• 1 The application of that doctrine requires that three elements be present in both cases under consideration: the same parties or those privy to them, the cause of action, and the subject matter. (Miller v. Bank of Pecatonica (1980), 83 Ill. App.3d 424, 403 N.E.2d 1262.) In the case at bar, the same parties are clearly involved and the same subject matter, namely the contract, is at issue. Whether the same cause of action is involved becomes the critical inquiry.

• 2 We hold that the cause of action represented by Keith's claim is separate and distinct. Although his claims might have been raised in the prior action in the form of a set-off or counterclaim, he is not precluded from raising those issues now in a separate lawsuit. (See Ill. Rev. Stat. 1979, ch. 110, par. 38(1).) Section 38(1) of the Civil Practice Act provides that all issues between parties can be tried in one forum at the same time, but it does not require a defendant to immediately assert his rights by way of a counterclaim if it would be inconvenient or strategically inadvisable for him to do so. An election is available for the defendant under these circumstances, and the Illinois cases interpreting this section have so held. Miller v. Bank of Pecatonica (1980), 83 Ill. App.3d 424, 403 N.E.2d 1262; Stoner v. Stoner (1953), 351 Ill. App. 304, 115 N.E.2d 103.

In the case at bar, Keith's allegations of defects in construction and breach of warranties, while suitable issues to have been raised in the form of counterclaims in the earlier lawsuit (No. 78-M-3586), are equally cognizable as the basis of a separate cause of action. We make this determination mindful of the principle which indicates that res judicata extends not only to those matters actually determined in a case between the same parties or their privies, but also extends to any other matters properly involved which might have been raised and determined but were not. (Hilti, Inc. v. Griffith (1978), 68 Ill. App.3d 528, 386 N.E.2d 63; Cheatem v. Cook (1974), 23 Ill. App.3d 862, 320 N.E.2d 520.) Given the elective counterclaim rule in Illinois, this principle apparently extends only to matters the plaintiff in a lawsuit might or could have raised.

For the foregoing reasons, we reverse the order of the Circuit Court of Peoria County dismissing the appellant's complaint and remand this cause for further proceedings.

Reversed and remanded.

BARRY, J., concurs.

Mr. JUSTICE HEIPLE, dissenting:

I do not agree with the result reached by my colleagues. According to their analysis, Roy Keith's suit is not barred by the doctrine of res judicata because his suit advances a different cause of action than the suit of B & B Builders.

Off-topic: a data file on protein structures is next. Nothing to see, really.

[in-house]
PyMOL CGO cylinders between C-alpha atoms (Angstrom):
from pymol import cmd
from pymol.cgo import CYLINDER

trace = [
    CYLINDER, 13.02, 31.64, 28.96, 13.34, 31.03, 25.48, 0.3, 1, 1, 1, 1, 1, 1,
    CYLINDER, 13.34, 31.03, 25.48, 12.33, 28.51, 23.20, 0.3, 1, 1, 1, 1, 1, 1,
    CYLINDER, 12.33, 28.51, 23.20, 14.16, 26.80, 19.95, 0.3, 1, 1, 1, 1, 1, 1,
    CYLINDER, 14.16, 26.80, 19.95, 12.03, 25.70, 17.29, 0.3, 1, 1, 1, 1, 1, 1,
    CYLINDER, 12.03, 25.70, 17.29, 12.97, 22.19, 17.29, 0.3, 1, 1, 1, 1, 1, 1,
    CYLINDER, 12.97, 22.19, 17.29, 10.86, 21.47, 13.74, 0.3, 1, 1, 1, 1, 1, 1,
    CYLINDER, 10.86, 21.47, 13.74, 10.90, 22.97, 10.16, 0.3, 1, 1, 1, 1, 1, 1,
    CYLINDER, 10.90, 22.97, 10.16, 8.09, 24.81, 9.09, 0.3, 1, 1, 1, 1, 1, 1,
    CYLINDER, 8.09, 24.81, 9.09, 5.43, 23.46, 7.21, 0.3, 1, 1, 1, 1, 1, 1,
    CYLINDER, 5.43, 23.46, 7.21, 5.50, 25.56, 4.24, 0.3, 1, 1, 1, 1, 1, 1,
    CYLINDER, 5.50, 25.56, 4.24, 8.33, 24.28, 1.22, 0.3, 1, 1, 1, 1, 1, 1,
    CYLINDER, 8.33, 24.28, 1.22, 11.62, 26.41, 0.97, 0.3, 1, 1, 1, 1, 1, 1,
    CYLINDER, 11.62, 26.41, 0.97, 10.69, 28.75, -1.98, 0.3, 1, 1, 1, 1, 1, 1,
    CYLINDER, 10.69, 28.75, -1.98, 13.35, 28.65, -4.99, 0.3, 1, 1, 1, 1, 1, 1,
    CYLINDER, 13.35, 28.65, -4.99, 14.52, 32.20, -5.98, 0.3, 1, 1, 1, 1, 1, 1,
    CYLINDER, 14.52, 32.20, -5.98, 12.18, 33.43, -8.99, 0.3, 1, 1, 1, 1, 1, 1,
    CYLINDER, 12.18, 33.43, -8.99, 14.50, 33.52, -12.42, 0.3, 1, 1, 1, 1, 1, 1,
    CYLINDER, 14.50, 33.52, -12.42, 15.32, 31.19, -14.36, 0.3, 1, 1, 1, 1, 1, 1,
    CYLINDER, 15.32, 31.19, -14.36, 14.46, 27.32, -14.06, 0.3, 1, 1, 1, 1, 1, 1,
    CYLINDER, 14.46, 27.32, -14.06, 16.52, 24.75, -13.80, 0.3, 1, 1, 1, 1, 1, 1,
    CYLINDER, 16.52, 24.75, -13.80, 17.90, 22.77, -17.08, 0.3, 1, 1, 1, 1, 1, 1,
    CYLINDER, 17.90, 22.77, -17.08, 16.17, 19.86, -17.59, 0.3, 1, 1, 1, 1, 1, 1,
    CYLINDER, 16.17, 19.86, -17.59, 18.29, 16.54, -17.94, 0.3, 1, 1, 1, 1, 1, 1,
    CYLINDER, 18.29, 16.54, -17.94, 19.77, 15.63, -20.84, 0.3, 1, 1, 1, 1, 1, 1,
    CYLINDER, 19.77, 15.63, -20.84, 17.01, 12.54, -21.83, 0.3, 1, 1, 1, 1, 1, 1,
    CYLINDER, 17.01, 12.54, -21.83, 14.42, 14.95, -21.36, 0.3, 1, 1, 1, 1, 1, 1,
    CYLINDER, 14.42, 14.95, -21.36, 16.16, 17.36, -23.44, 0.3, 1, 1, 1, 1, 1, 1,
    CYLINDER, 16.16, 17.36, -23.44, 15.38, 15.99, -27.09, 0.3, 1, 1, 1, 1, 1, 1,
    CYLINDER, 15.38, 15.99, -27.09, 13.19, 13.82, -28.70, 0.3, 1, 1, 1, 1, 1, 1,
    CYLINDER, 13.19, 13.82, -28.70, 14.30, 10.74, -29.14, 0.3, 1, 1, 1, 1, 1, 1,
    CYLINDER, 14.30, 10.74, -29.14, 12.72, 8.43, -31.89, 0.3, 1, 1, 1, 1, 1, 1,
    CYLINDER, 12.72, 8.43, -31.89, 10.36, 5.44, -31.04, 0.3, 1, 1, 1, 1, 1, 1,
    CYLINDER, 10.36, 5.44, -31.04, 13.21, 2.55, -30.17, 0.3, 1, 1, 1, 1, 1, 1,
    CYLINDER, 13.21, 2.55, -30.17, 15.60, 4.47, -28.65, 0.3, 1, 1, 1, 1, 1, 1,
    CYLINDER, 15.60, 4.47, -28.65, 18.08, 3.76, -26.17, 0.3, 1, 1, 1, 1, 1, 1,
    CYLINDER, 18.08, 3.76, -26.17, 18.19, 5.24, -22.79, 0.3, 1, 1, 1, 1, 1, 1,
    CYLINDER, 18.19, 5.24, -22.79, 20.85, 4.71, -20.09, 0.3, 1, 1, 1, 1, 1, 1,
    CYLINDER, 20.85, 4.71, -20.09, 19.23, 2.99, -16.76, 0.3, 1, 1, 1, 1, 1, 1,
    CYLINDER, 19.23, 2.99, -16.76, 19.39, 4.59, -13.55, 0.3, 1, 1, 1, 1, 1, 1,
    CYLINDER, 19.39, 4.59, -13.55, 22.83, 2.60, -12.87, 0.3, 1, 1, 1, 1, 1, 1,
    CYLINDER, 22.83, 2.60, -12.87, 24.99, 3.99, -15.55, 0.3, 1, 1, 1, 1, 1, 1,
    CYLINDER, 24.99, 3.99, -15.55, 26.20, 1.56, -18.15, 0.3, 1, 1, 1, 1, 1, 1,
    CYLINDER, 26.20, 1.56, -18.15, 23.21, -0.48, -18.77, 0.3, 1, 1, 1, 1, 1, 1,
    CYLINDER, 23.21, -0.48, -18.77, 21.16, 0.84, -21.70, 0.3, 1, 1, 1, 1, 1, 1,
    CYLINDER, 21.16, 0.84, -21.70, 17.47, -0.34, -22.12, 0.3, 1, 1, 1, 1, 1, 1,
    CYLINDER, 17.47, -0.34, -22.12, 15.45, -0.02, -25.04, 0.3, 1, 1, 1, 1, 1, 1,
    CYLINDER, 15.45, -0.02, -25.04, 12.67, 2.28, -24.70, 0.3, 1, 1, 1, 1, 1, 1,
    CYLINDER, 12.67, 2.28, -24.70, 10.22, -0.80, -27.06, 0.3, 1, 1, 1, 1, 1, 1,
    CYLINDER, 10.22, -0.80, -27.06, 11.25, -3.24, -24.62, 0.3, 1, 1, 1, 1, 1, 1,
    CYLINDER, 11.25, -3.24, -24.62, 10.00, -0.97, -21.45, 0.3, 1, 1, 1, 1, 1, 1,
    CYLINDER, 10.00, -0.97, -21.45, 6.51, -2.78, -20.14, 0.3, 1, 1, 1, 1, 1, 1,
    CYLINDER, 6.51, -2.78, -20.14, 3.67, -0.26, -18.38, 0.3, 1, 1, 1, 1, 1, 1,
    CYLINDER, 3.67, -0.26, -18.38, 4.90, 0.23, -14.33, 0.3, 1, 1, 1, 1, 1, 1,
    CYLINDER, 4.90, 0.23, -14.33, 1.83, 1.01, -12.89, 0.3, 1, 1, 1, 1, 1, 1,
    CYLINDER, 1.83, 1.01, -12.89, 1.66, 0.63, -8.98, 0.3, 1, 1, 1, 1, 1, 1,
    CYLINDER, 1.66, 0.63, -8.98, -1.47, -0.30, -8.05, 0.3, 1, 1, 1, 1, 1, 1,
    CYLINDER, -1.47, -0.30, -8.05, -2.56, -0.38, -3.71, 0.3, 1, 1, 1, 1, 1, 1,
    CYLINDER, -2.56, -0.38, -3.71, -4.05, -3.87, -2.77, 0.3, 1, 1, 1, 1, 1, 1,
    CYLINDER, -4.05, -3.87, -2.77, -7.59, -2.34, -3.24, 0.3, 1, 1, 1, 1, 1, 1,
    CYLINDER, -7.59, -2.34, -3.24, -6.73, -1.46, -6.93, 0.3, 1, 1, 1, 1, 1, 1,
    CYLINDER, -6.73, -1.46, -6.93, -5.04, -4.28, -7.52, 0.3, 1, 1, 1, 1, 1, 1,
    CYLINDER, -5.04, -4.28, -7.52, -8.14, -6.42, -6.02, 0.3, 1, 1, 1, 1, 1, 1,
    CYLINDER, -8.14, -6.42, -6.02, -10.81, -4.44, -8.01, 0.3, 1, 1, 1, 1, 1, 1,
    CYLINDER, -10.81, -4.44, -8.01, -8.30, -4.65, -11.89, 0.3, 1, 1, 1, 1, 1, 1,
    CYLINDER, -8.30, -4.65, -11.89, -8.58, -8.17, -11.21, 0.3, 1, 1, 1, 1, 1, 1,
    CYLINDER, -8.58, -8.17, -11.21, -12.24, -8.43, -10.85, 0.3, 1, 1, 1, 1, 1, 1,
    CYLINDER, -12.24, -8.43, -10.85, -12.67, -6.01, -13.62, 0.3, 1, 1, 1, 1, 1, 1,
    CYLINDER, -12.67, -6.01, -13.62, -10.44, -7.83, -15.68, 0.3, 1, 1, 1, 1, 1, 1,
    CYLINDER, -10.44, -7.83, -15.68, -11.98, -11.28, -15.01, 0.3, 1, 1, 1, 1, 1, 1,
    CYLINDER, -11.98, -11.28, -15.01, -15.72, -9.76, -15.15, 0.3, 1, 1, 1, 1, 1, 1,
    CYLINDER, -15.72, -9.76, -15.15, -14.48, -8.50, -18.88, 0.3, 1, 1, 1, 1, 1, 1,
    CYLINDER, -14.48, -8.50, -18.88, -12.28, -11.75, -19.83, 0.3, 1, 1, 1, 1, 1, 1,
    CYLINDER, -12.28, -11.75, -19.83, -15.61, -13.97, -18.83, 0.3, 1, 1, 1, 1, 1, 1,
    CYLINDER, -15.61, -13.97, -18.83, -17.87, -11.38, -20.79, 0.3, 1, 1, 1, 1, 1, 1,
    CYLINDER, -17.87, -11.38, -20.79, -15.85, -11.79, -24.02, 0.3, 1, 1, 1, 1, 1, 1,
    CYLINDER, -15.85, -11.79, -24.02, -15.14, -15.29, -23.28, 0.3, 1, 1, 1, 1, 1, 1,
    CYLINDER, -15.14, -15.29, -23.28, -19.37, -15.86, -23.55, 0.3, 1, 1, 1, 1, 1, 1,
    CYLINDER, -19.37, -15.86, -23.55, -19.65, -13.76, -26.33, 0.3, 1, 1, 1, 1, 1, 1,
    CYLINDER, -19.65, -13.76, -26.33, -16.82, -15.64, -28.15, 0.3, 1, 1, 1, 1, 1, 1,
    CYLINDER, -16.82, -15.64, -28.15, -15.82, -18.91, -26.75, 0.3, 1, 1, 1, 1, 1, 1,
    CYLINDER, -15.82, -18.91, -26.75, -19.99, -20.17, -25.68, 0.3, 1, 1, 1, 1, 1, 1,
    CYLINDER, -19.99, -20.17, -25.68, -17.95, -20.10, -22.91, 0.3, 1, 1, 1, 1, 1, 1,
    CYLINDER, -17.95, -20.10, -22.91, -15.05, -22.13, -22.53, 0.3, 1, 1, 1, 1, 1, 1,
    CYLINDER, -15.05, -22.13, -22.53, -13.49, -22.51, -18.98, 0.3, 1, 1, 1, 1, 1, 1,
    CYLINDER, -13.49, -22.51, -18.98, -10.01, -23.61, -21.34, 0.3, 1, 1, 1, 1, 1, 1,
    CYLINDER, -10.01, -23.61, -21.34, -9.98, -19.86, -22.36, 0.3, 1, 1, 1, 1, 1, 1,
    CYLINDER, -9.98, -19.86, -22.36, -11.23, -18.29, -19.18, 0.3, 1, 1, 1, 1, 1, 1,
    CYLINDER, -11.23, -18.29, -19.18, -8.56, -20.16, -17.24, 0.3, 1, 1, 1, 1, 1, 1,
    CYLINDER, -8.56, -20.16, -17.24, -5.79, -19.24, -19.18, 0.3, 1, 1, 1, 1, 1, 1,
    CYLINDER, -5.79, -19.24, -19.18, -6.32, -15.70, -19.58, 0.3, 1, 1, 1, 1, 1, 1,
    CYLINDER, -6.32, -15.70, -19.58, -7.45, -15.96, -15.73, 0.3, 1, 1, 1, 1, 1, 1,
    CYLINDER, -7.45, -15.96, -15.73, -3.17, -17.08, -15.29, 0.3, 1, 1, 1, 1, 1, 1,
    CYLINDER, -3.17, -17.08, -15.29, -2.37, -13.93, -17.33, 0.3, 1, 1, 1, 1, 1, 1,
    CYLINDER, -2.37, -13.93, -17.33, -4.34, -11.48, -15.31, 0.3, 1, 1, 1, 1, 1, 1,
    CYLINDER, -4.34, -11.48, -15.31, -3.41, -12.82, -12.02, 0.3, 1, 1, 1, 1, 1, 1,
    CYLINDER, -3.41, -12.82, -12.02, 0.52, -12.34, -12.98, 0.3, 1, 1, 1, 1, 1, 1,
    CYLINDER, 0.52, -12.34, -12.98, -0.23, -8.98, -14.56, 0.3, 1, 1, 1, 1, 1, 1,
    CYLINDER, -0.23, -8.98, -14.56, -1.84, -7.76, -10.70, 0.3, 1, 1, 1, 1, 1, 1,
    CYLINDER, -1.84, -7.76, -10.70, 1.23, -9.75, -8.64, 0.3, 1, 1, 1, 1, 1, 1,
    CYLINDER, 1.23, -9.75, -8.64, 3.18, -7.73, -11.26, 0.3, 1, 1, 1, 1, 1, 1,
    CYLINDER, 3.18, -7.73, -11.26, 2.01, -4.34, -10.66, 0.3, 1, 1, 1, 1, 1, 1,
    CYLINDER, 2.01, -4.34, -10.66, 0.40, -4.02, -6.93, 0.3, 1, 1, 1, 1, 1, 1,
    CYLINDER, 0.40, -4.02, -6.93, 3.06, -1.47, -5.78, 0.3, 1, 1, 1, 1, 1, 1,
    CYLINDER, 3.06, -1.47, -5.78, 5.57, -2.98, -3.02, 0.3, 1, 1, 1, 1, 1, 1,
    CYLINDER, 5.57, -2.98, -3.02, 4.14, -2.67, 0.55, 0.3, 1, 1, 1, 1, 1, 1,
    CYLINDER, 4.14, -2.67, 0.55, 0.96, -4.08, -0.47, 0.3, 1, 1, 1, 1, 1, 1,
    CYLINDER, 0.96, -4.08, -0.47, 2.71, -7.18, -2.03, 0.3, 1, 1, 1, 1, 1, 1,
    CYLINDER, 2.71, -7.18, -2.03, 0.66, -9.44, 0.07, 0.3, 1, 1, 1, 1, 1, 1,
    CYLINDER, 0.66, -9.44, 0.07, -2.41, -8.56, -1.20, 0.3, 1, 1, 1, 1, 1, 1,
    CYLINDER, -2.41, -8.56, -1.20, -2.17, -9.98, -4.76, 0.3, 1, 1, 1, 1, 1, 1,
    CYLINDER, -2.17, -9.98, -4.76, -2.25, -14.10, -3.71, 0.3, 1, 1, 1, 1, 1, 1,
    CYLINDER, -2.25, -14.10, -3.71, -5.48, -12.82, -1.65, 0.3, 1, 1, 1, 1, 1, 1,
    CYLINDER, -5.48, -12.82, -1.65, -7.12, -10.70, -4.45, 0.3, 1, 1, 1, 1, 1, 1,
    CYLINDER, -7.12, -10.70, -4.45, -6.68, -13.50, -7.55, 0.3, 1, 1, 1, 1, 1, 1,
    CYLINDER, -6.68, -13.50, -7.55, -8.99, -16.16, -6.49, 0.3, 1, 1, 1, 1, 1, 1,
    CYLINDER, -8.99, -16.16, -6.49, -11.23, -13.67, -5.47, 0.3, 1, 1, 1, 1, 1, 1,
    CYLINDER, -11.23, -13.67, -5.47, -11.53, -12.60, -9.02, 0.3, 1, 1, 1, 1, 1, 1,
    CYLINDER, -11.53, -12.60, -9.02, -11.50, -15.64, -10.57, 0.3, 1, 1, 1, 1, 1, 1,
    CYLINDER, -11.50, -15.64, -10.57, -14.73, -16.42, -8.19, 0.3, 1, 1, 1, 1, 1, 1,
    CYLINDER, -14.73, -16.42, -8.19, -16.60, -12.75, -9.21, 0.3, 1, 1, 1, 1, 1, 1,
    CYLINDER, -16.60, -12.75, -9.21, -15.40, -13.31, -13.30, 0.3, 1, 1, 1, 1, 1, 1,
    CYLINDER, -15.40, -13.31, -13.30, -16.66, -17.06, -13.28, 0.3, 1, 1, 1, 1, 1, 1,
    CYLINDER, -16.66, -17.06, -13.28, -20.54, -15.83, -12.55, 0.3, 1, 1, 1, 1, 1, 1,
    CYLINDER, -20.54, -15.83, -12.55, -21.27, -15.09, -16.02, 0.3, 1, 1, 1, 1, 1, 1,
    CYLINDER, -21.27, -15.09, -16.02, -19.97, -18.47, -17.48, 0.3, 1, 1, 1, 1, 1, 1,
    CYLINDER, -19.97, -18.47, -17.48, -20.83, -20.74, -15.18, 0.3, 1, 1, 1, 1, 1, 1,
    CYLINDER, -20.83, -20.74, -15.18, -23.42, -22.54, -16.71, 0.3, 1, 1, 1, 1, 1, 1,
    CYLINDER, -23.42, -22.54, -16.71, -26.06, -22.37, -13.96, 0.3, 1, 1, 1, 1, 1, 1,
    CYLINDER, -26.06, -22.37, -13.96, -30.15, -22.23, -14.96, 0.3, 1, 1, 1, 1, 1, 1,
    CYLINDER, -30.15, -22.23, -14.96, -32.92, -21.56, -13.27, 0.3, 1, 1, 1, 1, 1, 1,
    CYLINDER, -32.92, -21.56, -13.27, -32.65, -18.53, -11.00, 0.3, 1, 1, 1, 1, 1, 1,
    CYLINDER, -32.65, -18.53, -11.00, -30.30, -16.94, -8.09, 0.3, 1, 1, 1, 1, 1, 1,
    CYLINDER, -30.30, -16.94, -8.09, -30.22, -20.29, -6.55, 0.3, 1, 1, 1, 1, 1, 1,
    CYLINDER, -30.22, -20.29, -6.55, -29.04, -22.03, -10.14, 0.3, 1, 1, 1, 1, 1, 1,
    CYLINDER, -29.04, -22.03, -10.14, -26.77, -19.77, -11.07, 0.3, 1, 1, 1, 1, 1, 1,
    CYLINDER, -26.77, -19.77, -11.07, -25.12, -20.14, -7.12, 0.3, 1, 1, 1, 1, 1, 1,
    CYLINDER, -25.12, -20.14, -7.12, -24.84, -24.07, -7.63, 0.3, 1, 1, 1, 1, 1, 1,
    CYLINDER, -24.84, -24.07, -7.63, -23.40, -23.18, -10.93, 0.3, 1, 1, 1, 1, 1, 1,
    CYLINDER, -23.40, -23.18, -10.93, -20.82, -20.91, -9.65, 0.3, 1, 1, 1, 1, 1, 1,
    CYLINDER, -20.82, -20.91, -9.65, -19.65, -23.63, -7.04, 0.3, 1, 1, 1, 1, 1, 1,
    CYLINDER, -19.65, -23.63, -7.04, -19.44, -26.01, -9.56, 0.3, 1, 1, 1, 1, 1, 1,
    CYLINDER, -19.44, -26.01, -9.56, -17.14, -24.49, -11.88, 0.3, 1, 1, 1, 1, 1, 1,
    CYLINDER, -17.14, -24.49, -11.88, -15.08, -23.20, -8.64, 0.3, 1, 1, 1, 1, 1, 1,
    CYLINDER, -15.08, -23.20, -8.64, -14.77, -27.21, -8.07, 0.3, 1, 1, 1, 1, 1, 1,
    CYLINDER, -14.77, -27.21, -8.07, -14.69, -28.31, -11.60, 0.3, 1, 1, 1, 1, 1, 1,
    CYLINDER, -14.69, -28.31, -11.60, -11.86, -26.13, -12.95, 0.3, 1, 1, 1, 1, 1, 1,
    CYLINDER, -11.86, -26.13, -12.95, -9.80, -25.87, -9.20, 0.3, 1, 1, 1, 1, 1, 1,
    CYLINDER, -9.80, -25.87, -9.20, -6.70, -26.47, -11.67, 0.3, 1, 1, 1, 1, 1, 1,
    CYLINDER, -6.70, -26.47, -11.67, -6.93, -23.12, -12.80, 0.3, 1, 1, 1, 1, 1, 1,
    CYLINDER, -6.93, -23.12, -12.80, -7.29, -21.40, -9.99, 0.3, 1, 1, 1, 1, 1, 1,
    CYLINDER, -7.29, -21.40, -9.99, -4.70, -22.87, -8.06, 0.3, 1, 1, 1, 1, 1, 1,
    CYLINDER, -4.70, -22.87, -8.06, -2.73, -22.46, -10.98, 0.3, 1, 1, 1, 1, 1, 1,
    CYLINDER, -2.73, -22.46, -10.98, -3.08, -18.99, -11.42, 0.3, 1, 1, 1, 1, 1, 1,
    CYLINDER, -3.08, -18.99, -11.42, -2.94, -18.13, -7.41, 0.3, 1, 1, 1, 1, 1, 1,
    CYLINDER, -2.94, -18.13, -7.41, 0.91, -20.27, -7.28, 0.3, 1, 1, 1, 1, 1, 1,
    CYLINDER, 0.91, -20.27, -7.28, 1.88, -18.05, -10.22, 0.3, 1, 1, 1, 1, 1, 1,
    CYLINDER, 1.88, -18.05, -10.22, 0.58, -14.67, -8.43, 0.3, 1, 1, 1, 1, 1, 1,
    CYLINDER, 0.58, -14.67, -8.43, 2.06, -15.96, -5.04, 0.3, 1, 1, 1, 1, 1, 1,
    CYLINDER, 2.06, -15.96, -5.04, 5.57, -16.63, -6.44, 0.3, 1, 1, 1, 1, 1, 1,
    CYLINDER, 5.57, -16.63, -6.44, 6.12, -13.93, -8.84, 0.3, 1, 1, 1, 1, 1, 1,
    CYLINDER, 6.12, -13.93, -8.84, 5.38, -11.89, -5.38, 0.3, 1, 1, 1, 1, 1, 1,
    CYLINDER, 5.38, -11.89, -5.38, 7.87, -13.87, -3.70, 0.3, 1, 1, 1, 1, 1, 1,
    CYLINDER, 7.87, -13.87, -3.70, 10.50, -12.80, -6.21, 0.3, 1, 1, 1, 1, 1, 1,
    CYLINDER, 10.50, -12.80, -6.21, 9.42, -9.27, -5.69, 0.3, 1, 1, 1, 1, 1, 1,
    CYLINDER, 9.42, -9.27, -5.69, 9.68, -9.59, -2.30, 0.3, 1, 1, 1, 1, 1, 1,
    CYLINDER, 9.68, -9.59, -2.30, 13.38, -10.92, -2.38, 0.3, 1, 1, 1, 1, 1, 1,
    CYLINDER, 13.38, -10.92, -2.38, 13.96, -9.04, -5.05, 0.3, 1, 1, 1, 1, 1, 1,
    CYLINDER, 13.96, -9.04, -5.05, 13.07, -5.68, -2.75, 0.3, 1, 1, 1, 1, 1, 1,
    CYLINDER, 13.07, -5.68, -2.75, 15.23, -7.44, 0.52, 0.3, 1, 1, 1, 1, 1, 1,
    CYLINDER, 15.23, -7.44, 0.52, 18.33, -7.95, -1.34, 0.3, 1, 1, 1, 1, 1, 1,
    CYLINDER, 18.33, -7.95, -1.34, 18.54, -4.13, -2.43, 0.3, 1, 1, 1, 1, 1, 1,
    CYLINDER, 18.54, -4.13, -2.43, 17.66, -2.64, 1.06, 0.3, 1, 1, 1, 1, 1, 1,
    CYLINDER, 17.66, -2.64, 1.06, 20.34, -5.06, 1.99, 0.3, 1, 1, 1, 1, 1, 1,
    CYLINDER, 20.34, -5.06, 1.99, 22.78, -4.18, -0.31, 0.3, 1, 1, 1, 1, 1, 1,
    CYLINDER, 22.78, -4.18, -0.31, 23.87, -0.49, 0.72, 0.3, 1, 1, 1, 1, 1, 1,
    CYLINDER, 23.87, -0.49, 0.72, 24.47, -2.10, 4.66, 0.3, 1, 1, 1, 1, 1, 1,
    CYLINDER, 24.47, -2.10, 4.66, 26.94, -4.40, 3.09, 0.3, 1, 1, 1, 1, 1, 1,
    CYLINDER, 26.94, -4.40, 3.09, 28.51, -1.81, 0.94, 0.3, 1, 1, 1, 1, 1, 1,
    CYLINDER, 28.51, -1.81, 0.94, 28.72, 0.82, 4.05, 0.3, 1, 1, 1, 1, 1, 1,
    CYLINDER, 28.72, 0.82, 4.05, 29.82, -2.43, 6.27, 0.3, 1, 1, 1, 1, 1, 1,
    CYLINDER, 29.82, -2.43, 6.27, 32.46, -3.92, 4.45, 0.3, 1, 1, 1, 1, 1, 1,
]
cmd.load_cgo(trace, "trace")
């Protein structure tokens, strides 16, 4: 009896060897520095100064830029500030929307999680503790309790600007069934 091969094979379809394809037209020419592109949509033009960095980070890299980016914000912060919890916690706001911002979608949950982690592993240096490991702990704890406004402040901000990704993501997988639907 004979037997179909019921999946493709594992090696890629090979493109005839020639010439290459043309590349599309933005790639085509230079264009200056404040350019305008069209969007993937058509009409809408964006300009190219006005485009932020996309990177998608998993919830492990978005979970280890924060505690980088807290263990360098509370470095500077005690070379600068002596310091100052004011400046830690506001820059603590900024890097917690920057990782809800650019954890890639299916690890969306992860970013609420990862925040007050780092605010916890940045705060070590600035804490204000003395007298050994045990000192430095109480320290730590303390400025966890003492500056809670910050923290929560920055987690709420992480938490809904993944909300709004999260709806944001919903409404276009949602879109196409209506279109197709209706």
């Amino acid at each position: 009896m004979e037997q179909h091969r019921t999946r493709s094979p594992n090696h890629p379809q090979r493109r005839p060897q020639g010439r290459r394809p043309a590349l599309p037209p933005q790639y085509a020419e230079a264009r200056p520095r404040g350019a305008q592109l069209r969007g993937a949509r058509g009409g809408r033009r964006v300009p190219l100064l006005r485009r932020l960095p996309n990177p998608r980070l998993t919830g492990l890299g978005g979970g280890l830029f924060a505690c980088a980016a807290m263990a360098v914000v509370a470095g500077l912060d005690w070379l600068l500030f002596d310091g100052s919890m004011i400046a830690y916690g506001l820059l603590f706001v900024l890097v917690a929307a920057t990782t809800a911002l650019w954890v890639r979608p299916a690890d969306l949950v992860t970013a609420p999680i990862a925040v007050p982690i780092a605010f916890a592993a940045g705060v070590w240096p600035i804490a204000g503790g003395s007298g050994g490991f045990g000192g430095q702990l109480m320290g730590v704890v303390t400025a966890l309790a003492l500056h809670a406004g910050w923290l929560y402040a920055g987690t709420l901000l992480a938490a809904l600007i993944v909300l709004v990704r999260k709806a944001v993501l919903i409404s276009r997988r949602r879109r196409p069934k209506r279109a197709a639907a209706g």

While their statement of the doctrine is correct, the law and its application go further. It has long been recognized that a second suit between the same parties on a different cause of action may be precluded if there is an identity of issues in the suits, and there has been a prior adjudication of those issues in a suit between the same parties. This rule applies where the question upon which recovery in the second action depends has, under the same circumstances, parties and conditions, been previously adjudicated. (Hoffman v. Hoffman (1928), 330 Ill. 413; Public Utilities Com. v. Smith (1921), 298 Ill. 151.) This doctrine of collateral estoppel or estoppel by verdict is a derivative of res judicata. Instead of preventing a second assertion of the same claim or cause of action, the rule of collateral estoppel prevents a second litigation of issues between the same parties even if presented in a different cause of action.

B & B Builders in their suit (No. 78-M-3586) claimed they satisfactorily performed all their duties under the contract to build a house for Roy Keith. Such allegation was a necessary element in their cause of action to collect on the contract. Since judgment was entered on B & B's suit, in their favor, the issue of successful contract performance cannot be relitigated. Roy Keith's suit seeks to collect damages from B & B because he claims the contract was not satisfactorily performed and warranties were breached. This issue had its day in court. It cannot be relitigated. Collateral estoppel bars the suit of Roy Keith.

I am mindful of the elective counterclaim rule and find it wholly compatible with the principles of collateral estoppel and res judicata. While all issues between parties may be tried at one time or over a period of time, I find no suggestion in the Civil Practice Act that one issue may be tried and retried between the parties over a period of time and under the label of a different suit or cause of action.

Accordingly, I would affirm the trial court.